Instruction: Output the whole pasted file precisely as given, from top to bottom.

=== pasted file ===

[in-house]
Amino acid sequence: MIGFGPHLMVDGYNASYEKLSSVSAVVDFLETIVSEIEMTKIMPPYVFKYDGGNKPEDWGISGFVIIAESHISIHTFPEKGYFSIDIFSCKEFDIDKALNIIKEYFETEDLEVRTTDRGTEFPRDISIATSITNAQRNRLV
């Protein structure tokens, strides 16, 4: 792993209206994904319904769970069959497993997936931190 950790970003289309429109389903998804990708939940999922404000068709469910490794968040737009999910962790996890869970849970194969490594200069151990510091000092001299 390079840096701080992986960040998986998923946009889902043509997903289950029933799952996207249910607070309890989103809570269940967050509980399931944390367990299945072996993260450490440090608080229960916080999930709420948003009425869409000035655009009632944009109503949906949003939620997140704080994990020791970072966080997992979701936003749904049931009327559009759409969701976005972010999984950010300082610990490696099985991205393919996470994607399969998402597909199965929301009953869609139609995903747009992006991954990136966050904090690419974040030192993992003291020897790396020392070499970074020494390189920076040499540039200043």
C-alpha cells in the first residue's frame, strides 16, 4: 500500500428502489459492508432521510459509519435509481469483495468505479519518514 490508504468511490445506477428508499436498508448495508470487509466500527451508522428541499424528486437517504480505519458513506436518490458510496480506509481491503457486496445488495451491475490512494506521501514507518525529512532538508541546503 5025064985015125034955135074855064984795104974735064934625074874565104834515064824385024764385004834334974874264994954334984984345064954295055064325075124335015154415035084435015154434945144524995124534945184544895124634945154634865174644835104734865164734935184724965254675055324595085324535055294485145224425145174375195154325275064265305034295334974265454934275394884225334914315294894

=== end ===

[in-house]
Amino acid sequence: MIGFGPHLMVDGYNASYEKLSSVSAVVDFLETIVSEIEMTKIMPPYVFKYDGGNKPEDWGISGFVIIAESHISIHTFPEKGYFSIDIFSCKEFDIDKALNIIKEYFETEDLEVRTTDRGTEFPRDISIATSITNAQRNRLV
């Protein structure tokens, strides 16, 4: 792993209206994904319904769970069959497993997936931190 950790970003289309429109389903998804990708939940999922404000068709469910490794968040737009999910962790996890869970849970194969490594200069151990510091000092001299 390079840096701080992986960040998986998923946009889902043509997903289950029933799952996207249910607070309890989103809570269940967050509980399931944390367990299945072996993260450490440090608080229960916080999930709420948003009425869409000035655009009632944009109503949906949003939620997140704080994990020791970072966080997992979701936003749904049931009327559009759409969701976005972010999984950010300082610990490696099985991205393919996470994607399969998402597909199965929301009953869609139609995903747009992006991954990136966050904090690419974040030192993992003291020897790396020392070499970074020494390189920076040499540039200043």
C-alpha cells in the first residue's frame, strides 16, 4: 500500500428502489459492508432521510459509519435509481469483495468505479519518514 490508504468511490445506477428508499436498508448495508470487509466500527451508522428541499424528486437517504480505519458513506436518490458510496480506509481491503457486496445488495451491475490512494506521501514507518525529512532538508541546503 5025064985015125034955135074855064984795104974735064934625074874565104834515064824385024764385004834334974874264994954334984984345064954295055064325075124335015154415035084435015154434945144524995124534945184544895124634945154634865174644835104734865164734935184724965254675055324595085324535055294485145224425145174375195154325275064265305034295334974265454934275394884225334914315294894